Black Hawk College

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Black Hawk College
Former names
Moline Community College
Type Community college
Established 1946 (1946)
President Dr. Bettie Truitt
Undergraduates 6,400[1]
Other students
586 (Dual enrollment high school programs)
Location Moline, Illinois, United States
41°31′43″N 90°24′39″W / 41.52861°N 90.41083°W / 41.52861; -90.41083Coordinates: 41°31′43″N 90°24′39″W / 41.52861°N 90.41083°W / 41.52861; -90.41083
Additional campuses Galva, East Moline, Kewanee, Rock Island
Colors           Black, Gold
Nickname Quad-Cities Braves
Affiliations National Junior College Athletic Association

Black Hawk College is a community college in Illinois with campuses in the cities of Moline and Galva.


Black Hawk College is a community college with campuses located in Moline and in Galva (5 miles (8 km) south of Kewanee). Founded in 1946 as Moline Community College, it became Black Hawk College in 1961. It offers courses in the traditional liberal arts, vocational education, and adult education.

Since Moline Community College was founded in 1946, it was colocated with Moline High School in the Beling Building on 16 Street, Moline. The high school moved to new facilities in 1958. Illinois Governor Otto Kerner appointed nine members to the newly created Illinois Junior College Board in August, 1965. In 1966, Steve Ferry, president of the Black Hawk College Student Council, and Dr. Charles Carlson, Dean of Students, worked together to inform the community about the importance of voting 'YES' for the upcoming referendum. The Stuart Jamieson Farm was offered as a gift to the college, provided the college would erect a new building (6600 34th Avenue, the current site of the Moline Black Hawk College Campus). The referendum passed and construction began. The first new building broke ground in 1967.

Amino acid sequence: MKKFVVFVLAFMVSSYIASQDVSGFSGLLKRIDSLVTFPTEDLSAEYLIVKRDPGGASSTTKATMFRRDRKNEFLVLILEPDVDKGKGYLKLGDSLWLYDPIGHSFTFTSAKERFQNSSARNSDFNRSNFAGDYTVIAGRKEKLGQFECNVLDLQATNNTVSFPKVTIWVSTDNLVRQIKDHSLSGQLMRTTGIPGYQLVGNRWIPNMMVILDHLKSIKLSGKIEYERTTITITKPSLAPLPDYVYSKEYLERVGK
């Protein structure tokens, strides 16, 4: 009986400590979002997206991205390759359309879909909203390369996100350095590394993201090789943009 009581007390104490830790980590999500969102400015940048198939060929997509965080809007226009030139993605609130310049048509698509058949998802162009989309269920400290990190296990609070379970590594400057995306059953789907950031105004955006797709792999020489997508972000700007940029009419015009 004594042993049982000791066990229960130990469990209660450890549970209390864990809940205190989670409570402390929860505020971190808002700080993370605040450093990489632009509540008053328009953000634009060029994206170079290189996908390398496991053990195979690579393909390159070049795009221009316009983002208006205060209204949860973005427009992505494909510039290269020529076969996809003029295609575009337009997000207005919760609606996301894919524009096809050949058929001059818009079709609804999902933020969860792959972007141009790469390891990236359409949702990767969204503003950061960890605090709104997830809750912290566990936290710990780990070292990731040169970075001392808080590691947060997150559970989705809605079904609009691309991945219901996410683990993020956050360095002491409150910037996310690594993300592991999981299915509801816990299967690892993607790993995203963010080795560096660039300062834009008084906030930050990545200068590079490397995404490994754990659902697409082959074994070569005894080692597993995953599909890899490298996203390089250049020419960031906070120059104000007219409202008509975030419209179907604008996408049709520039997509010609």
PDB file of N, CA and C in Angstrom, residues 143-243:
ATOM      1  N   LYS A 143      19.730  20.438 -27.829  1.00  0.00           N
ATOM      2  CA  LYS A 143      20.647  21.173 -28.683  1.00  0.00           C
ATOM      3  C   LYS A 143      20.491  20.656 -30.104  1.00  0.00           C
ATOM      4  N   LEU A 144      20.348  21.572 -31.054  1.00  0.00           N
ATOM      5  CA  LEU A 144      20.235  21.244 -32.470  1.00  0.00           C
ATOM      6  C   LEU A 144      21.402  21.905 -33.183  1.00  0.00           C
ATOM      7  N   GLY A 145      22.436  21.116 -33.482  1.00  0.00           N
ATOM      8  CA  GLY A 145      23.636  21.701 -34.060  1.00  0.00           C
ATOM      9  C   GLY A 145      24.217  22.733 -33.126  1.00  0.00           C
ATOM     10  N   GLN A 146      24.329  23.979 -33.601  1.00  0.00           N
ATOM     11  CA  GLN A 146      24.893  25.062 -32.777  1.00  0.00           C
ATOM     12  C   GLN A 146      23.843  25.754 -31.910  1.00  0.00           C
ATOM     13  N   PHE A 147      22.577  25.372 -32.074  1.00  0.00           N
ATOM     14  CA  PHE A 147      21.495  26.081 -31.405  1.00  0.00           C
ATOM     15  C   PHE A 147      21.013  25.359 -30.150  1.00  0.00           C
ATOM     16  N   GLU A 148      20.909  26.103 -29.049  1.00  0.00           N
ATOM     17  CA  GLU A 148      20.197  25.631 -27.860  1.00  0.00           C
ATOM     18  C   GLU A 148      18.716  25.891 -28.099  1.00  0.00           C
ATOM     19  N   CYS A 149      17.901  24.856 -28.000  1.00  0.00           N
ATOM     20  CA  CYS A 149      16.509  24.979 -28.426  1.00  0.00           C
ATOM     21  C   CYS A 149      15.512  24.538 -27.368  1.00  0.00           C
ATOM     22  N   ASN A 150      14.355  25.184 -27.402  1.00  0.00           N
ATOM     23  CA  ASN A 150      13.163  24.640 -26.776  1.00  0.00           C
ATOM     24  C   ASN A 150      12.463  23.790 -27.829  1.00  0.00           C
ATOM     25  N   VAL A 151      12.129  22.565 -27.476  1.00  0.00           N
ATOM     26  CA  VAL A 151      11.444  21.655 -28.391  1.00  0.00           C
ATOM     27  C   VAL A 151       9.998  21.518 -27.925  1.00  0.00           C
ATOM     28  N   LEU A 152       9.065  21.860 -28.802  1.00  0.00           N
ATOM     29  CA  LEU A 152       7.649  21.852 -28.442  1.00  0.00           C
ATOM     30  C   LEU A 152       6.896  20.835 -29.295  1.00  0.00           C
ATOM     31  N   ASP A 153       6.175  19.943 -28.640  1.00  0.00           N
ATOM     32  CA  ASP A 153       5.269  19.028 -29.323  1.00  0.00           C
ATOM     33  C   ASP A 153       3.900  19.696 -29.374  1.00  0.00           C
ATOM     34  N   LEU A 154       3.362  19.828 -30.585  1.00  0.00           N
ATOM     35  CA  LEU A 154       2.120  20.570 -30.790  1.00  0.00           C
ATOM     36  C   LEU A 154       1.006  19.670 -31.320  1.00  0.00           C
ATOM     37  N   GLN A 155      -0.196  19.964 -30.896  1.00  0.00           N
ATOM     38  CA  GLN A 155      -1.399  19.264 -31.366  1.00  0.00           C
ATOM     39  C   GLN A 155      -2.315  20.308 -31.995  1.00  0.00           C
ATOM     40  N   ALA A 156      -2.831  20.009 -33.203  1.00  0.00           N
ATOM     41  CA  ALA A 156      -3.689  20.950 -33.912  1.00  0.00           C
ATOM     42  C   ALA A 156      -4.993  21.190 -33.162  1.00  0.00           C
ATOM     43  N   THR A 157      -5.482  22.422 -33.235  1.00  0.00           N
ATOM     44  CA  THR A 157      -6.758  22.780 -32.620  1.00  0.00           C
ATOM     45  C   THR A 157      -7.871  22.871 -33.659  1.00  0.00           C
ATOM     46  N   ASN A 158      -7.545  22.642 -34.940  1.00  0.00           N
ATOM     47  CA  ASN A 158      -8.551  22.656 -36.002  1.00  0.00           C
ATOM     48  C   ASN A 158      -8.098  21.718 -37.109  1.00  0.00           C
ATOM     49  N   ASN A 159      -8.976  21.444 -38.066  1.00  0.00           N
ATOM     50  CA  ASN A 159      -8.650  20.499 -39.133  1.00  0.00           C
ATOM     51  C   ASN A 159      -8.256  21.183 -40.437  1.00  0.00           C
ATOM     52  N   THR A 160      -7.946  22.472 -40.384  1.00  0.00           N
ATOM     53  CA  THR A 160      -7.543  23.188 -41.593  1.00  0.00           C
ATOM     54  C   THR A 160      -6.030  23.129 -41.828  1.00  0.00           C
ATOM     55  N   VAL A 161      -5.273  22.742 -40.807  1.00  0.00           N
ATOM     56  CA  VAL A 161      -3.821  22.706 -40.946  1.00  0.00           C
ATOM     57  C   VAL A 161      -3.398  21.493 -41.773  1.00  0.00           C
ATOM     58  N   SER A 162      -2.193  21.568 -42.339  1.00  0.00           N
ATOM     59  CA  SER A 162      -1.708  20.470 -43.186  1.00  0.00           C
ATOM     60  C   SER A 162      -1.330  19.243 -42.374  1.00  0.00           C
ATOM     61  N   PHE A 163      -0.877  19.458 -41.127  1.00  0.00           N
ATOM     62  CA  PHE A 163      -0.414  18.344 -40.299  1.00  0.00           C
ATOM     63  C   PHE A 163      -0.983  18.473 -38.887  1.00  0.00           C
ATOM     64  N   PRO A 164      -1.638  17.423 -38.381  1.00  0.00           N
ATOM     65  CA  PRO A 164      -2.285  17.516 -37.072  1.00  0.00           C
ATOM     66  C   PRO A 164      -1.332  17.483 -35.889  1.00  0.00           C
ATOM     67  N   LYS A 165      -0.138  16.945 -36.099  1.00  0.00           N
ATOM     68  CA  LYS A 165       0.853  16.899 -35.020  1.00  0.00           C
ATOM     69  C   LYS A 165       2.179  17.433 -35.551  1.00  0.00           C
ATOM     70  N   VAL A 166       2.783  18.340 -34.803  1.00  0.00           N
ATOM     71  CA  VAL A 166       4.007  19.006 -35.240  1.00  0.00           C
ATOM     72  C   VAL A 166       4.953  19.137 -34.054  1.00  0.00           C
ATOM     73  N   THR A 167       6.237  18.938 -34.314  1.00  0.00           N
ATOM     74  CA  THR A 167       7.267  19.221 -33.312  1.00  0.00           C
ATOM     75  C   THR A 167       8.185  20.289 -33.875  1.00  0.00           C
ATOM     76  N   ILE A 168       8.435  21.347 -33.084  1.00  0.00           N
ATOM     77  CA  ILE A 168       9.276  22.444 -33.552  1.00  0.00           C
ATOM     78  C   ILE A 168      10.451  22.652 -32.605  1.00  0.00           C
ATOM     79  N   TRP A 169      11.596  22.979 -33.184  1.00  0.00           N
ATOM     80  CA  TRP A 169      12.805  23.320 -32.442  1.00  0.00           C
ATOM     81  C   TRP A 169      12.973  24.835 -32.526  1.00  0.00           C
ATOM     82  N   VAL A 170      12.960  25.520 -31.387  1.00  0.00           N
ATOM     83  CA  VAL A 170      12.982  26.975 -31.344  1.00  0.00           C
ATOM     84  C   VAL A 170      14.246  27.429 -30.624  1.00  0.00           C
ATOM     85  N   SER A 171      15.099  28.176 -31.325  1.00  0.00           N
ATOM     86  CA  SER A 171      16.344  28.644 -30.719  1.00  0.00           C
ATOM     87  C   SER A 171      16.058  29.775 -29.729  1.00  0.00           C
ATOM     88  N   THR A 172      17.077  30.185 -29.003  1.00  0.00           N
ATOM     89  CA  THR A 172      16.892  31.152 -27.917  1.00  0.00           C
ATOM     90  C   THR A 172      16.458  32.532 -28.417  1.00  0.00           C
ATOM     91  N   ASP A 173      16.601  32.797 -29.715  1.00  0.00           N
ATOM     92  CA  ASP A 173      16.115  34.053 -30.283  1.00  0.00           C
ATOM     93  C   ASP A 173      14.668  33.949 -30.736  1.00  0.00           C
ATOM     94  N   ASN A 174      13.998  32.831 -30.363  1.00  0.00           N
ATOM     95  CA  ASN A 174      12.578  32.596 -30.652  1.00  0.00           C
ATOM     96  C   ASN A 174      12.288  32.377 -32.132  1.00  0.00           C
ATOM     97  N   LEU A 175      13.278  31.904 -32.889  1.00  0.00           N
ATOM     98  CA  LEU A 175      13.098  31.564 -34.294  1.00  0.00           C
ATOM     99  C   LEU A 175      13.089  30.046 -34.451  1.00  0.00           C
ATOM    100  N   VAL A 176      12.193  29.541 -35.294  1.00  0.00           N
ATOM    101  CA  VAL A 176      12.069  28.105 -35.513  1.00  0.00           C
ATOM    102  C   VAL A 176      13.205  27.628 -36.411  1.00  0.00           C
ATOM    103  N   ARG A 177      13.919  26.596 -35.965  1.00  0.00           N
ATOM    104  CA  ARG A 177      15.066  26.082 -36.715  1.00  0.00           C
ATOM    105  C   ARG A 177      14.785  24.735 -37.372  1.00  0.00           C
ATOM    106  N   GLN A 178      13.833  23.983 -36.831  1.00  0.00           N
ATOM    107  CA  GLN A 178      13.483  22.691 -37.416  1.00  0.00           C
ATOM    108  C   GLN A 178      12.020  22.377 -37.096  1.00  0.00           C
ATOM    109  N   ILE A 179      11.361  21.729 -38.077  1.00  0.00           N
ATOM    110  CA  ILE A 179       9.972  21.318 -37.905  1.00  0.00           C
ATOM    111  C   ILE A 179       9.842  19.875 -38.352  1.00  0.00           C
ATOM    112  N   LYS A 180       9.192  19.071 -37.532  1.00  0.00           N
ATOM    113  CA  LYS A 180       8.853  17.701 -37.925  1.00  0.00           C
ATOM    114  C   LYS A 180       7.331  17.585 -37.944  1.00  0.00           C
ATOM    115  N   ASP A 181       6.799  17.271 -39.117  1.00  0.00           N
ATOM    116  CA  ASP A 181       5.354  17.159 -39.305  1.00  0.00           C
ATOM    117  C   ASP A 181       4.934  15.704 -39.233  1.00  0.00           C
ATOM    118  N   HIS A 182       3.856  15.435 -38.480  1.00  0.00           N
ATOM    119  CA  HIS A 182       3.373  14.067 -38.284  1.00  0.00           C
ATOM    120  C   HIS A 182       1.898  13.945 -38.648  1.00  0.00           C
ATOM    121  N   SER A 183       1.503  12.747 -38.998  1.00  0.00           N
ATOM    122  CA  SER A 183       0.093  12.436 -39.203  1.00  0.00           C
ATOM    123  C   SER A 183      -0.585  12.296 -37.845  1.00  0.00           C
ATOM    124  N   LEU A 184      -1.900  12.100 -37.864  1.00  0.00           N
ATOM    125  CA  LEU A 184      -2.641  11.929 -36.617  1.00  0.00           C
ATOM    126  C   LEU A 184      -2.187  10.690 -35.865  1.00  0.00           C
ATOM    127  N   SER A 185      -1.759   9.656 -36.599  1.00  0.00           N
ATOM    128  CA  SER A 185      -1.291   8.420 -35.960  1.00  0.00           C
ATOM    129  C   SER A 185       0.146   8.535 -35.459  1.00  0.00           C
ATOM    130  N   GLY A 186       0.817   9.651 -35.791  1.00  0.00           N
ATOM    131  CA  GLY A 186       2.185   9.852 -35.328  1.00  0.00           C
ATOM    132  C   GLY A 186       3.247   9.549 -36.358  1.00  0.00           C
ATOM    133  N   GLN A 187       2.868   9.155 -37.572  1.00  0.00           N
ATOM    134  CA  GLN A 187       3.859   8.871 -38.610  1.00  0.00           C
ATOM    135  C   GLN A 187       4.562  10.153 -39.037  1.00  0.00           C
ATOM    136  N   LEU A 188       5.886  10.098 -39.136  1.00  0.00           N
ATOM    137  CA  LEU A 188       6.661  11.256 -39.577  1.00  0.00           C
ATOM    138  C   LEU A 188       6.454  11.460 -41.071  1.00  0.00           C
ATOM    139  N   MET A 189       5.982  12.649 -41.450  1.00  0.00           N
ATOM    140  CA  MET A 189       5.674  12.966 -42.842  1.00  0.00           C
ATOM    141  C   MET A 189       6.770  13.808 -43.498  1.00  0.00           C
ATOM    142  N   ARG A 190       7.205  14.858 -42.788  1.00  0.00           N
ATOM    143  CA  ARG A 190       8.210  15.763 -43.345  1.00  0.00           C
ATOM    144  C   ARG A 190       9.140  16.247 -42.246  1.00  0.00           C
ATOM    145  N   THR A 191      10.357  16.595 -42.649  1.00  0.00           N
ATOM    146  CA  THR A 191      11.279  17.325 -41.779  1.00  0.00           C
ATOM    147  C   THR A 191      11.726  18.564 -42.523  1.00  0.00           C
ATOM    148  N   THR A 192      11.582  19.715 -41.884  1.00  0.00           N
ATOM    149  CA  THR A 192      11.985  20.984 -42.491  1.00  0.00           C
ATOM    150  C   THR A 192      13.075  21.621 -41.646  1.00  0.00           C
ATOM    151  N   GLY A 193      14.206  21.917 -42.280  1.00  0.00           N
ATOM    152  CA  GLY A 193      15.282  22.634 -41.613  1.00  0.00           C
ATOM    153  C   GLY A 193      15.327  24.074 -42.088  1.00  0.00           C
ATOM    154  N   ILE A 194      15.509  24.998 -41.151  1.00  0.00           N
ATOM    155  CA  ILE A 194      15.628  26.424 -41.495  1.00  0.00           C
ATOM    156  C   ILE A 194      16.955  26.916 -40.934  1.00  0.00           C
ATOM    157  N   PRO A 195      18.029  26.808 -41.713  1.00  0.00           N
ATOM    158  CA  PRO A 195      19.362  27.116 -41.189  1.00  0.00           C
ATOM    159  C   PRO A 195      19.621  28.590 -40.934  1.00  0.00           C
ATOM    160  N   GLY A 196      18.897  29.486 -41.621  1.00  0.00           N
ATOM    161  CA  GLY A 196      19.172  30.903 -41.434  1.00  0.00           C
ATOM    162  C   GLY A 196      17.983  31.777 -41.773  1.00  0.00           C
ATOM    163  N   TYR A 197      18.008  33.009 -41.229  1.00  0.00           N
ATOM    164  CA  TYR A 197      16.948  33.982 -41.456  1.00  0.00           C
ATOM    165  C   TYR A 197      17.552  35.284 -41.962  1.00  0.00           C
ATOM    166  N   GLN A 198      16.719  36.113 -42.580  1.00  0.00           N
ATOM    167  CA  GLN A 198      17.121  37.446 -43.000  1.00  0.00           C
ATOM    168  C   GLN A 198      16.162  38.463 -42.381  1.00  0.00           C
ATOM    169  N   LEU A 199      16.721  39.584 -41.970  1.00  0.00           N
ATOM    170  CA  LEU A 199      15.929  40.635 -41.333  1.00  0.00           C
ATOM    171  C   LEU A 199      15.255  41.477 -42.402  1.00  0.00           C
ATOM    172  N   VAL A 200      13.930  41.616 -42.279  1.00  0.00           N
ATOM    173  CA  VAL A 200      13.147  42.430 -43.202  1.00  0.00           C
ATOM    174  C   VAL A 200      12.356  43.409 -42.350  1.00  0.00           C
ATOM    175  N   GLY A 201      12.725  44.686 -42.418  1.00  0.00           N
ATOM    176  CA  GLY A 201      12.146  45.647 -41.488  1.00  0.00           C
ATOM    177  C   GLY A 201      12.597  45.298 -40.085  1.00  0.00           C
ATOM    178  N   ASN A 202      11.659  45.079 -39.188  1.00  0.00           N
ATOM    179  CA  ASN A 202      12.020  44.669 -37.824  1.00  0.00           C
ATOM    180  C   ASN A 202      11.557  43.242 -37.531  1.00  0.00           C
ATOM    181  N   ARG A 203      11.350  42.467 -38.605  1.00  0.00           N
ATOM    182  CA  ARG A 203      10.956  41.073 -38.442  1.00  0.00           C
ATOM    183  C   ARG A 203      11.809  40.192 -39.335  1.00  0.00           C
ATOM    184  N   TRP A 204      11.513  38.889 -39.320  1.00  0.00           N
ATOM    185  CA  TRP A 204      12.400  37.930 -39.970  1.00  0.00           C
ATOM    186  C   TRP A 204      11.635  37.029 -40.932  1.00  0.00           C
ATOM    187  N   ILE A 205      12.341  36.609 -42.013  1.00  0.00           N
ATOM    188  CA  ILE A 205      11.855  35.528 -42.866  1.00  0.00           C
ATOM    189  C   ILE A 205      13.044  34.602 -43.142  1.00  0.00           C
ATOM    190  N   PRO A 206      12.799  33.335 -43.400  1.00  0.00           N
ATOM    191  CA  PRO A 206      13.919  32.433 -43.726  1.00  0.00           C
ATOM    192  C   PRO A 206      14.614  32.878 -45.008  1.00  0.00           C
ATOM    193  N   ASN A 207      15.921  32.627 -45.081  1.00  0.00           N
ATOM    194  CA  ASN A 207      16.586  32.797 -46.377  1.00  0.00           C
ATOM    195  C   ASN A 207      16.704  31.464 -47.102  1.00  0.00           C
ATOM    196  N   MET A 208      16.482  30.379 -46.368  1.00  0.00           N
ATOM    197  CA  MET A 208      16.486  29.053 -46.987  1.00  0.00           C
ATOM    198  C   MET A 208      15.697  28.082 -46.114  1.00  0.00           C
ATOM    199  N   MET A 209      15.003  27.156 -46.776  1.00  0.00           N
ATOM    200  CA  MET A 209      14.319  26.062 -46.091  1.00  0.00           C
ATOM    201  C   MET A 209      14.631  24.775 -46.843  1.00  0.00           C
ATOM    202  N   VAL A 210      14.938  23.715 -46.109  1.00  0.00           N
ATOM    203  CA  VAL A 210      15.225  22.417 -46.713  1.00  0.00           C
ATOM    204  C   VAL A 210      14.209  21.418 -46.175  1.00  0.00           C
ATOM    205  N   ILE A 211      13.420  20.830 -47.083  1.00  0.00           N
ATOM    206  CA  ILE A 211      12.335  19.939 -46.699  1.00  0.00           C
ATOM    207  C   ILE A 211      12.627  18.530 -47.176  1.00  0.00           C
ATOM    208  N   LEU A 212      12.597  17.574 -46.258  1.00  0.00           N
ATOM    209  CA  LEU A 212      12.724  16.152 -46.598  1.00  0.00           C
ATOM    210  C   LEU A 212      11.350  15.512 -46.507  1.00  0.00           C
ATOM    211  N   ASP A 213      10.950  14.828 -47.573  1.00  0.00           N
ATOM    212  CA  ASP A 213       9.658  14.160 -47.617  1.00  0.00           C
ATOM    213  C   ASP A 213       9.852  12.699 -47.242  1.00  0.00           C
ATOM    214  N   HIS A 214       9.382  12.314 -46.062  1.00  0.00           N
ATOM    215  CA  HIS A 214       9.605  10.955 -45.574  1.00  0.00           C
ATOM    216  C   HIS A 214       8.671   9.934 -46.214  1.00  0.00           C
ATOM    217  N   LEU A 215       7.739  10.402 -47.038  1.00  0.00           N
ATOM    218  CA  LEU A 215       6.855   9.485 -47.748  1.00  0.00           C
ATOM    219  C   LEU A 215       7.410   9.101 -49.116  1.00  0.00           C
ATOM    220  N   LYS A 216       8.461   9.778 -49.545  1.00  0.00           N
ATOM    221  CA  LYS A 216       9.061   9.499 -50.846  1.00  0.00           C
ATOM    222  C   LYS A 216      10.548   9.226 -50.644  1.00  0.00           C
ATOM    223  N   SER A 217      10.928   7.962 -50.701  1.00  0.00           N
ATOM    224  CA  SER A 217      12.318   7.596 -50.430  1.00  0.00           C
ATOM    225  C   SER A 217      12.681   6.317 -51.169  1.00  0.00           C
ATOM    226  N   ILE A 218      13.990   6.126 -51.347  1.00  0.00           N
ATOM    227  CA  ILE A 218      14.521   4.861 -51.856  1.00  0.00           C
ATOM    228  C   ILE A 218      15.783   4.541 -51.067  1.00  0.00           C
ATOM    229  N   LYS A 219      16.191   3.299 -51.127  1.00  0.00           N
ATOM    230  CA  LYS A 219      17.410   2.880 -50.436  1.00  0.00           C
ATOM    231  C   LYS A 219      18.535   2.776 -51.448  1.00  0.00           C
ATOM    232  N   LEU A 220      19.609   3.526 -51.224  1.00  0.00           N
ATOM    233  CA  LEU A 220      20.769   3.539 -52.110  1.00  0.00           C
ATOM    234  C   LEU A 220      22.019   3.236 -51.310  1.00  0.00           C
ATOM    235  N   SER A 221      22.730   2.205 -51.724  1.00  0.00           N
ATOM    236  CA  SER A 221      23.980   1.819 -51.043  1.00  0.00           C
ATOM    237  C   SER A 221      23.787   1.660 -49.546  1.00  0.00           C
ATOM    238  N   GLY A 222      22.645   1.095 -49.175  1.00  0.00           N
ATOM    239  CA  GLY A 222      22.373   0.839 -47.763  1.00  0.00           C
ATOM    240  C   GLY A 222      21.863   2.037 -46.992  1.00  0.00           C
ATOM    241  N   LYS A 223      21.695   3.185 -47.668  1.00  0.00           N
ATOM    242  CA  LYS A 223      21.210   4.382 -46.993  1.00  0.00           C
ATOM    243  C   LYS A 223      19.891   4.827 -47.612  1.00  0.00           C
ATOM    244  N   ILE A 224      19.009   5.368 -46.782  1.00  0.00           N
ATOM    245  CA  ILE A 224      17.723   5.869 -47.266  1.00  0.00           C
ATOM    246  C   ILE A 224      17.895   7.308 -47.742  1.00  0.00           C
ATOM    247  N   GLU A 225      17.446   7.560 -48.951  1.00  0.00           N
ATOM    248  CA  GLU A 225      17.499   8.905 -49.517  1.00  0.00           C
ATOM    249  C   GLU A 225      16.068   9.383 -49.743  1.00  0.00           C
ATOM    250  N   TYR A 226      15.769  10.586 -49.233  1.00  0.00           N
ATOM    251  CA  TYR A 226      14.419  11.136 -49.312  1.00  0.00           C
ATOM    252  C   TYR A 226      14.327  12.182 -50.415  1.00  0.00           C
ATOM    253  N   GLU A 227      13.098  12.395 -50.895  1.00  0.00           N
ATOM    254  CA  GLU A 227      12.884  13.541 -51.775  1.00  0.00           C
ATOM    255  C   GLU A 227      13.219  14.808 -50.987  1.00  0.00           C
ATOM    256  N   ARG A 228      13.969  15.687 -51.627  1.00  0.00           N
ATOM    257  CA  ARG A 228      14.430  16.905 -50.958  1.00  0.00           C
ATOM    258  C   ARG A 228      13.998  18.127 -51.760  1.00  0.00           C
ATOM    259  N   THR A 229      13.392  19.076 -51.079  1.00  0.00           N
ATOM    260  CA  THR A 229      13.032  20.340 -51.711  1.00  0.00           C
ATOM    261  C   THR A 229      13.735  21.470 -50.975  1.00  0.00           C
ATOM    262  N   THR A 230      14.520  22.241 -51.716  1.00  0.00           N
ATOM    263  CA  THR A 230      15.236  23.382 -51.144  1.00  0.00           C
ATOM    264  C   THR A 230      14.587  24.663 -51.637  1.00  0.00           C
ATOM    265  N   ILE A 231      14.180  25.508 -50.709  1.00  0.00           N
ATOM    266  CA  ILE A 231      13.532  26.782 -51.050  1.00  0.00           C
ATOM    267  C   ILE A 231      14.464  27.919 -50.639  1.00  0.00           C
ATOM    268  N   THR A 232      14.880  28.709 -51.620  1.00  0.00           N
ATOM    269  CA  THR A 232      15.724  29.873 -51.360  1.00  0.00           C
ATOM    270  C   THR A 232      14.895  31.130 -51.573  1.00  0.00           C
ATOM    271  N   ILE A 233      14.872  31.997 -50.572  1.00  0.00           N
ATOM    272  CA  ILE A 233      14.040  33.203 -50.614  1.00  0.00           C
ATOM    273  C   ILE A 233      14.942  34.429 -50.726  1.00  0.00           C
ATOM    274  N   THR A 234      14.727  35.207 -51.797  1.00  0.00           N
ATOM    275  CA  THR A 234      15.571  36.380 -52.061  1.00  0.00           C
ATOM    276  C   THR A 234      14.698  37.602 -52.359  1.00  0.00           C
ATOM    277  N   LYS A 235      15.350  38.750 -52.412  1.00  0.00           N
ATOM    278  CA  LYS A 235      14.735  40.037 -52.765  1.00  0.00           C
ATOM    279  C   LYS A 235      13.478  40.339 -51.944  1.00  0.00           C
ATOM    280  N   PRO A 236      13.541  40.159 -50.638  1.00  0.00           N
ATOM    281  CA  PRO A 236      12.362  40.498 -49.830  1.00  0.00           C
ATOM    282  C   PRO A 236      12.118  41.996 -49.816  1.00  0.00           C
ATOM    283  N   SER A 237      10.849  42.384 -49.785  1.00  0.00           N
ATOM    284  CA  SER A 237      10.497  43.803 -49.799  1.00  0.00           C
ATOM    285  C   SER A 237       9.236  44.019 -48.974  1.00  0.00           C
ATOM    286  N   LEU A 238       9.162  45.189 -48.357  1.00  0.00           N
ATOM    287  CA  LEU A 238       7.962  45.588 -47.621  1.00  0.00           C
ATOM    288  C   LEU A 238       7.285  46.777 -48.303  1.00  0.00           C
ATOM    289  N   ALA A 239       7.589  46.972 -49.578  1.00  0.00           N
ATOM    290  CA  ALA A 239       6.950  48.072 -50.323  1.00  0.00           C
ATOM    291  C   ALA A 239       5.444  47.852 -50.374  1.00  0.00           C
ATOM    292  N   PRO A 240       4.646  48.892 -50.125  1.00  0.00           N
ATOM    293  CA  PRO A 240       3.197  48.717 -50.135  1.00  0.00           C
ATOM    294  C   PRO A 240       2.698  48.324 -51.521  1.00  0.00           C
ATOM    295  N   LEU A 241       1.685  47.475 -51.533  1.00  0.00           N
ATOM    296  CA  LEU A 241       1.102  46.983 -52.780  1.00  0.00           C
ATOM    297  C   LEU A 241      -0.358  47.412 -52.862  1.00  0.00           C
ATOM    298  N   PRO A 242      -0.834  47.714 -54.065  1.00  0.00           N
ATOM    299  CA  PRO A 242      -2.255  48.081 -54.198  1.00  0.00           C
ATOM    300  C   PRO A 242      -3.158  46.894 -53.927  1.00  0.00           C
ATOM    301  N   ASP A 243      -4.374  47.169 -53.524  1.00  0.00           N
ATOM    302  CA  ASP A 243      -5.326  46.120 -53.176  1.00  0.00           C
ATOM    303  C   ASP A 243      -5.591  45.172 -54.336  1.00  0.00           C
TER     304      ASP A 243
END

In 1967, the college expanded operations to Kewanee, Illinois, and in 1971, opened the East Campus just south of Kewanee, in Galva, which also houses the agriculture and horticulture programs. The Illinois Community College Board approved the college as one college with two campuses in 1989.[2]

In addition to the full-service campuses in Moline and Kewanee (Galva), the college owns the Outreach Center in East Moline, the Adult Learning Center (formerly the Technology Center) in Rock Island, and the Community Education Center in Kewanee, and leases space at the Illinois workNet Center in Moline.[3]

The college employs more than 400 full-time and 350 part-time employees at both campuses.


Black Hawk College is accredited by The Higher Learning Commission of the North Central Association of Colleges and Schools, the Commission on Accreditation in Physical Therapy Education and the National League for Nursing Accrediting Commission. The college is also recognized and certified by the Illinois Community College Board.[4]

Black Hawk College offers more than 150 arts and sciences college transfer and career training programs. The college annually enrolls over 8,300 college credit students, 3,000 Adult Basic Education students and 6,000 Continuing Education/Vocational Training students.[5] It offers dual enrollment to high school students seeking an early start on their college education.[6]


Black Hawk College competes in several intercollegiate sports as a member of the National Junior College Athletic Association (NJCAA), Illinois N4C Conference, and Arrowhead Conference. The sports offered at the Quad-Cities Campus include men's golf, basketball, and baseball and women's volleyball, basketball, and softball. The sports offered at the East Campus include women's volleyball, and men's and women's basketball.[7]

Notable alumni[edit]

See also[edit]


  1. ^ "Black Hawk College". Statement of Affiliation Status. Higher Learning Commission. 23 May 2012. Retrieved 2 July 2012. 
  2. ^ History of Black Hawk College
  3. ^ Black Hawk Locations
  4. ^ Black Hawk Accreditations
  5. ^ Black Hawk Data page
  6. ^ "Black Hawk College, Illinois Community College -". The CollegeBound Network. Staten Island, NY. Retrieved 2012-03-09. 
  7. ^ Black Hawk athletics
  8. ^ "HARE, Phil, (1949 - )". Biographical Directory of the United States Congress. Retrieved October 19, 2012. 

External links[edit]